For Jeremy’s 30th birthday, we knew we wanted to visit somewhere special. Somewhere that had “Jeremy” written all over it. Somewhere he could snowboard, soak in a spa, drink whiskey, and sip fancy water with fruit in it like the princess he is. Oh, and somewhere we could escape to for a fabulous, pampered weekend getaway.
Park City, Utah fit the bill.
We were surprised to realize how close Park City is – a nonstop flight from Oakland to Salt Lake City nonstop is under 2 hours, and Park City is only a 35-minute drive from Salt Lake City. Even when you include all the schlepping to and from the airport, that’s roughly the same amount of travel that it takes for us to visit Lake Tahoe. And we take weekend trips to Lake Tahoe all the time. How did we not realize that Park City is just as accessible to the San Francisco Bay Area as Lake Tahoe?! Consider our minds blown.
Jeremy’s birthday is the first week of April, which meant that we were visiting Park City on the tail end of its spring season. This actually turned out to be a benefit, and we definitely recommend visiting Park City in the spring!
In this post, you’ll find everything you need to know about what to do, where to eat, how to get around, where to ski & snowboard, where to chill if you’re NOT skiing, and all of the best Park City, Utah things to do in spring.
Table of Contents
Psst: Looking for more snowy weekend getaway destinations? Here are some other posts that you should check out!
- The Best Salt Lake City Ski Resorts
- The 25 Best Salt Lake City Breweries & Brewpubs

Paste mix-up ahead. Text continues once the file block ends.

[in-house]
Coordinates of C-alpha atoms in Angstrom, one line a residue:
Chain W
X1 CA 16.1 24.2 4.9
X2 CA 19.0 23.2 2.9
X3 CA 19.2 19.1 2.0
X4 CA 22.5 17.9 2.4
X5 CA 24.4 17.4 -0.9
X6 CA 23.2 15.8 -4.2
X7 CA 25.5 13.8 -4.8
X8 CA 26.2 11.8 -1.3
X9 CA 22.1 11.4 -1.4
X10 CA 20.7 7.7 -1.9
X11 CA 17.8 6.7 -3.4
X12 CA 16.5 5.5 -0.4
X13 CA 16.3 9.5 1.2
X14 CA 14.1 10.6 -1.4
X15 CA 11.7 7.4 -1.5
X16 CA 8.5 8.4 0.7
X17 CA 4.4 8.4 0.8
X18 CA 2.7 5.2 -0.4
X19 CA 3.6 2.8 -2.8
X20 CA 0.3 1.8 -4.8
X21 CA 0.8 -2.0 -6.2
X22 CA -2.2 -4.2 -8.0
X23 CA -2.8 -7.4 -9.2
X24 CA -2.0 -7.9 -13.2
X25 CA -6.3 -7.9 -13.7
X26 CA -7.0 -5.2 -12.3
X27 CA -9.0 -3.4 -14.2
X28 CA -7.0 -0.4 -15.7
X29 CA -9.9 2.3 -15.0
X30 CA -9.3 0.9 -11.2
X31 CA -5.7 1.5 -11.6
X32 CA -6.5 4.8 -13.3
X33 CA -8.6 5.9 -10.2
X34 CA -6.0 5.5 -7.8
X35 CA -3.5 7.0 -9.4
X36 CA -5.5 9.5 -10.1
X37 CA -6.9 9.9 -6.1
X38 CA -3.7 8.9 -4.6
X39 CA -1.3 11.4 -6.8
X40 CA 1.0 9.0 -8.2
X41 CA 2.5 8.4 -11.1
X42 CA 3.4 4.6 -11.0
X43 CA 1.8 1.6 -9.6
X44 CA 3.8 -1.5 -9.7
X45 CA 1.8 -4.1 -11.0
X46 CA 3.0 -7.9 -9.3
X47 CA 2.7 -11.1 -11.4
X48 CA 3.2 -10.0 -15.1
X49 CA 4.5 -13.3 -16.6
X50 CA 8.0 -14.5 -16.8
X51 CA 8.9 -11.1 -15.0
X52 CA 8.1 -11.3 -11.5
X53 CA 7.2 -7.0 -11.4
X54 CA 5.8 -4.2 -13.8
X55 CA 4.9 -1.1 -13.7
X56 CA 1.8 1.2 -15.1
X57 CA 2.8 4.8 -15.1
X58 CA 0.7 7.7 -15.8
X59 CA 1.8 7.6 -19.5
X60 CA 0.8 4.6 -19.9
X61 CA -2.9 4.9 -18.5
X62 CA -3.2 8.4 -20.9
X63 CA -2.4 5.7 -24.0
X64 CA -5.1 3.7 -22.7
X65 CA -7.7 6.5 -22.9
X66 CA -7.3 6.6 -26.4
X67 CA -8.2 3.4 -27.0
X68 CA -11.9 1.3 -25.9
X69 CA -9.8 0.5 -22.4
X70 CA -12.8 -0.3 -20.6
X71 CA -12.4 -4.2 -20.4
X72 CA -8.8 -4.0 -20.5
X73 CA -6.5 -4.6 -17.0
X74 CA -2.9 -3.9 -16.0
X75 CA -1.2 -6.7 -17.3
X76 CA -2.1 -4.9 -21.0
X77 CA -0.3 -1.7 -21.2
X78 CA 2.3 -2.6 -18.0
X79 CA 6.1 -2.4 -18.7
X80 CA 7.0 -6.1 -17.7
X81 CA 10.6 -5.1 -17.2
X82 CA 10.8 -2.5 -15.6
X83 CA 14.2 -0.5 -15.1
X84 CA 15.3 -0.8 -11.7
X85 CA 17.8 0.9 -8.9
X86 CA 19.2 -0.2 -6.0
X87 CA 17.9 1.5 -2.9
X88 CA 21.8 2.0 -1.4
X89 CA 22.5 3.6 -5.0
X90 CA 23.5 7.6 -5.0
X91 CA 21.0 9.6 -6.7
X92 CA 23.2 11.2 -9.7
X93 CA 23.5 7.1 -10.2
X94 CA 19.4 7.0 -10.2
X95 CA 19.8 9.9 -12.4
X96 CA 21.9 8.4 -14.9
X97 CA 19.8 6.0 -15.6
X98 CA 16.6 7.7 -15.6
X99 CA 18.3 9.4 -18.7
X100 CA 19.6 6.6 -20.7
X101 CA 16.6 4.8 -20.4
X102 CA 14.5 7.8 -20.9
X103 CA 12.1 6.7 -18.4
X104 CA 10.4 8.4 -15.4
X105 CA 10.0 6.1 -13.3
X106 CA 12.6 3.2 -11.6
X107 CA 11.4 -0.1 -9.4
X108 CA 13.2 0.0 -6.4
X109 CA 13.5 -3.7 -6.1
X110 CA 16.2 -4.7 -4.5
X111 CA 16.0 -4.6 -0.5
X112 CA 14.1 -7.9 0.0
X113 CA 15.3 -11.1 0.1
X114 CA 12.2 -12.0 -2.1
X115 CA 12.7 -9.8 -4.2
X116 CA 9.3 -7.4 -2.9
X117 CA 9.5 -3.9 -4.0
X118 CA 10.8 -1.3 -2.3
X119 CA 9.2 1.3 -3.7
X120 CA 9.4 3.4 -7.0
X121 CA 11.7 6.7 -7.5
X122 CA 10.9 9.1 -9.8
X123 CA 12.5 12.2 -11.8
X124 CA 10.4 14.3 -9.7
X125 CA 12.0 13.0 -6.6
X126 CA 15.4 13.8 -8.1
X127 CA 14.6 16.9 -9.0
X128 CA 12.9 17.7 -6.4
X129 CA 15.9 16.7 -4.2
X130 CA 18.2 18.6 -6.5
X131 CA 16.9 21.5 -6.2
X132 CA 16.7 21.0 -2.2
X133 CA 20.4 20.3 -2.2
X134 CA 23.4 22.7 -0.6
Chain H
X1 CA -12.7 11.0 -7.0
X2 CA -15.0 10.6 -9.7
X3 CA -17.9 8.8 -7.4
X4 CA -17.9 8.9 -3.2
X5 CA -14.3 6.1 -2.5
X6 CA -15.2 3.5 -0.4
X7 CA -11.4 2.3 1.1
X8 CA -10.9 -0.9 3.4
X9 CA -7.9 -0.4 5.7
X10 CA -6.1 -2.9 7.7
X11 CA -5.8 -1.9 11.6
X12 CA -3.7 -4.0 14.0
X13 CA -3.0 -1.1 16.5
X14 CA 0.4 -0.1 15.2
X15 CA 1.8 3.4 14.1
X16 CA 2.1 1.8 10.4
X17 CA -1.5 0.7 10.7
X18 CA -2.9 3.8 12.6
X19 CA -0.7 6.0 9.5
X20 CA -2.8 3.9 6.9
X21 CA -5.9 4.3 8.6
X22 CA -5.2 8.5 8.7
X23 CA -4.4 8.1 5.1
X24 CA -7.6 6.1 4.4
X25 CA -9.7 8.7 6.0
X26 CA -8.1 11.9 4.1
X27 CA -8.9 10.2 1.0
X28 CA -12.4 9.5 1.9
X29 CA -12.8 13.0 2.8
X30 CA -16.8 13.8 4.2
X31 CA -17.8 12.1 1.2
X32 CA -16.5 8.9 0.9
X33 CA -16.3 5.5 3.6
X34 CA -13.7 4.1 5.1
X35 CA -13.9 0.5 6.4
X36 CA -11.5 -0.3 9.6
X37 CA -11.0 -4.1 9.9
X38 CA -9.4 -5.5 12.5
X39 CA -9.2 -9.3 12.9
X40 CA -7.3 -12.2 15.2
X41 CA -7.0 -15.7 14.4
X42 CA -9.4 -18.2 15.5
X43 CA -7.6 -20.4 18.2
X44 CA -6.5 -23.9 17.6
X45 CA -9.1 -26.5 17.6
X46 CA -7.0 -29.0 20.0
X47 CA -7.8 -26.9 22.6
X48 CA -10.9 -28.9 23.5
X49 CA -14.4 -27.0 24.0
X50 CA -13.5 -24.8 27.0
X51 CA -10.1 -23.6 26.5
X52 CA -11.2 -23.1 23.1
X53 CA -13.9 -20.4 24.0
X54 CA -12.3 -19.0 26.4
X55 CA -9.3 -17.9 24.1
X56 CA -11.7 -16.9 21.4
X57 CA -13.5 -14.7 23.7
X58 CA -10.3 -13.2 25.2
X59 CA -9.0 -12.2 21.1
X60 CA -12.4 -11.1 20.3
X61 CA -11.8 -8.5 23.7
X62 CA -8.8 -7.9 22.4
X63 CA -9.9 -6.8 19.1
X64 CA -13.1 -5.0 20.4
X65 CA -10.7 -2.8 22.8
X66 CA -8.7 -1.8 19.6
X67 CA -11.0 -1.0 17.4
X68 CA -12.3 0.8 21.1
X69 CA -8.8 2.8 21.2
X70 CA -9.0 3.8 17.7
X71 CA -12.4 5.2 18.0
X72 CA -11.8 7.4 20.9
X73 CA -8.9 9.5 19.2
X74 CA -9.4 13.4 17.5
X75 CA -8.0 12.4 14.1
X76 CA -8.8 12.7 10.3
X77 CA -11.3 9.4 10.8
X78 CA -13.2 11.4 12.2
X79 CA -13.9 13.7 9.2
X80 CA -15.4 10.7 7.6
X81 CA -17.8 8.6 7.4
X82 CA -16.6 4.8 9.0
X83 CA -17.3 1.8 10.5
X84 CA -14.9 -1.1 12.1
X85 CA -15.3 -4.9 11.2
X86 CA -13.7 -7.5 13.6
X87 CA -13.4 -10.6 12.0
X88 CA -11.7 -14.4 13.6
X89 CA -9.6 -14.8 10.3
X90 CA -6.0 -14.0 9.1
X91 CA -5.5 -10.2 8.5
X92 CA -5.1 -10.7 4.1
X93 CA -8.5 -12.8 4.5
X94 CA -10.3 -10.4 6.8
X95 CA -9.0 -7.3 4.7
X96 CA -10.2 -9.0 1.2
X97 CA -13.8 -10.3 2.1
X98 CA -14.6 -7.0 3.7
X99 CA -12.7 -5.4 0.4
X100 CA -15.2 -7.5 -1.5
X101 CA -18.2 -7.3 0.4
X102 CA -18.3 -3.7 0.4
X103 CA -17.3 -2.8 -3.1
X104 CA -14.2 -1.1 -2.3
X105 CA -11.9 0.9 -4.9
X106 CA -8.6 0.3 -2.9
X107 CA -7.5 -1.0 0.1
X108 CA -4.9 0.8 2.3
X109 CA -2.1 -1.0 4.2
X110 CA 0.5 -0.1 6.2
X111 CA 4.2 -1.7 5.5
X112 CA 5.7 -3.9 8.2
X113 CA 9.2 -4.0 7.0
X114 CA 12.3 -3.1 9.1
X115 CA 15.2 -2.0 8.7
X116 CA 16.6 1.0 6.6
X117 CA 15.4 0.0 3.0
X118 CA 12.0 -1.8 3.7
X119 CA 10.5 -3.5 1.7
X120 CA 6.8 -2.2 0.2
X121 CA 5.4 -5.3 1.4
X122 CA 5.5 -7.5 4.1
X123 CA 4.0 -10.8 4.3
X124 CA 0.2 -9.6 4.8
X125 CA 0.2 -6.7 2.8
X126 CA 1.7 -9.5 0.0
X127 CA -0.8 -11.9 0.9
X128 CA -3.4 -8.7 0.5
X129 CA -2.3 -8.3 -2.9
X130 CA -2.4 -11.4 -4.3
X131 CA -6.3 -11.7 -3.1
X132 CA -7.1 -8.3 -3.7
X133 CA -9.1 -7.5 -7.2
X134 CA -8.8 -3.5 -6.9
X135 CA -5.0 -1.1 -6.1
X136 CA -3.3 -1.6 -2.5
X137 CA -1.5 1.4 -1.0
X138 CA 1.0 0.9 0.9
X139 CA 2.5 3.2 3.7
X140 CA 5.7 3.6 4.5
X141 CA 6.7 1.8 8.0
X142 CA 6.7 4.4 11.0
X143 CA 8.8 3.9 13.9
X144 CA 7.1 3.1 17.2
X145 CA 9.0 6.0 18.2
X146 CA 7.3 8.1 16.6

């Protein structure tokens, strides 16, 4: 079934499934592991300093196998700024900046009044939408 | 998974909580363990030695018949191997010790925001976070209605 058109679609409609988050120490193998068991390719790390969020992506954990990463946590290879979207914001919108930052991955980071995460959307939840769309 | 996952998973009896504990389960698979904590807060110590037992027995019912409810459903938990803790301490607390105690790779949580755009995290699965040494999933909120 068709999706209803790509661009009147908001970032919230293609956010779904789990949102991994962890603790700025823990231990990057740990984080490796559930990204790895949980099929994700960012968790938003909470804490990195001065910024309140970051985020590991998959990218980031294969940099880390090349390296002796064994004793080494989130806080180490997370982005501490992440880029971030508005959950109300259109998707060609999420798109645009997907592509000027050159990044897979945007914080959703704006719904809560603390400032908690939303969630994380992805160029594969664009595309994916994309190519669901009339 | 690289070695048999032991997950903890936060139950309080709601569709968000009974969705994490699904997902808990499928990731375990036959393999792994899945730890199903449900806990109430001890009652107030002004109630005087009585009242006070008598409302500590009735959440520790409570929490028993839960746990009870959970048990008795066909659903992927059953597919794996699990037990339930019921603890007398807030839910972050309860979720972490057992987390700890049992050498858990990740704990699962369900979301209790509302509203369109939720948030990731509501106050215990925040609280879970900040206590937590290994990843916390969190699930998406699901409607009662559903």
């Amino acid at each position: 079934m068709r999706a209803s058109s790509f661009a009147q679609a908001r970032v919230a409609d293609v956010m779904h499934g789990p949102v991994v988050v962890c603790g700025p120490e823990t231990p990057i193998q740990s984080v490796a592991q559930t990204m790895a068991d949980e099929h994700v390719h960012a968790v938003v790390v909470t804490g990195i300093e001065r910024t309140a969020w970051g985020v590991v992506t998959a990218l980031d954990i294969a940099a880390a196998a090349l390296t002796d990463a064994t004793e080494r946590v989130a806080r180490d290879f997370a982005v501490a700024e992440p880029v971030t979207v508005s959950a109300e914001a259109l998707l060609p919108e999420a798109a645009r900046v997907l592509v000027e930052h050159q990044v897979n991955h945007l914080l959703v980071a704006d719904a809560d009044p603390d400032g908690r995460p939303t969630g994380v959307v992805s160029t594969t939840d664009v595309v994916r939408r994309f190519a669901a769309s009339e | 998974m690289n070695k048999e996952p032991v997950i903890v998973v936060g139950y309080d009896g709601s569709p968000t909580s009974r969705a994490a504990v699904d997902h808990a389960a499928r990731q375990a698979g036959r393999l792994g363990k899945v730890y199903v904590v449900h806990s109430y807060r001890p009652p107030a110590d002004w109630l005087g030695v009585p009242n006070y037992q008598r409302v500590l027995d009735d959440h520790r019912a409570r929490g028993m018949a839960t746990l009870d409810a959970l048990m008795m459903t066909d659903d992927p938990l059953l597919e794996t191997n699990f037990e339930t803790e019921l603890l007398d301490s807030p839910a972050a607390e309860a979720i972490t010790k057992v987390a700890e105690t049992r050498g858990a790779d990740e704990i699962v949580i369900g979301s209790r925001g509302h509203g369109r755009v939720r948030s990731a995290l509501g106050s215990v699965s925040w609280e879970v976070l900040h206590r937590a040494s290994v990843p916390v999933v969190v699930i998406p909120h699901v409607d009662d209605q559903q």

- The Best 8 Hikes Near Salt Lake City, Utah
- How to Plan an Amazing Lake Tahoe Winter Trip
Park City, Utah FAQ’s
When is the best time to visit Park City, Utah?
If you’re looking for snow and traveling on a budget, the best time to visit Park City is in the spring. That might come as a surprise – after all, for anyone who likes snow sports (or just enjoys a good snowball fight and a warm hot tub) you’d probably assume the ideal time to visit Park City is during the winter. And yes, Park City is a snowy winter wonderland, ringed with mountain peaks just waiting to be skied down or snowshoed across!
But winter is also high season, and high season means crowds and high prices. So while Park City typically gets snow as early as mid-November, the snow lasts all the way until April – making February, March, and early April the best time to visit Park City for snowy fun with a smaller price tag!
Aside from being emptier and cheaper, Park City gets a lot sillier during the spring season after the tourists have cleared out, too. Our first trip to Park City was during Jeremy’s spring break, on the first week of April – which was, incidentally, also the week of Jeremy’s 30th birthday, the real reason for our trip. While everyone else celebrated spring flowers and chocolate and bunnies on Easter Sunday, Jeremy hit the slopes – only to discover that he was the only one wearing like, snowboarding gear. Everyone else was wearing fuzzy onesies, 80’s ski outfits they found at vintage thrift stores (or possibly dragged out of the back of the closet) and full-on costumes, like it was Halloween.
One of the coolest things about Park City skiing in the spring is Spring Gruv. Spring Gruv is a silly festival that falls around the end of the ski season each year, in late March and early April. And when I say silly, I do mean silly. The lack of crowds this time of year clears space for some of the most ridiculous, hilarious activities we’ve ever seen performed on skis and snowboards.
One of the main highlights of this ridiculous festival is Pond Skimming, when 100 intrepid souls hurtle themselves down a mountain in order to attempt to make it across a frigid, but definitely not frozen, pond on their snowboard or skis. It’s kind of like Ninja Warrior meets the Winter Olympics, and it’s amazing. Here’s a video of a bunch of people flinging themselves into freezing cold water while wearing ridiculous costumes.
So obviously, you can see why Park City was calling out to us for Jeremy’s 30th birthday. We’re suckers for ridiculousness.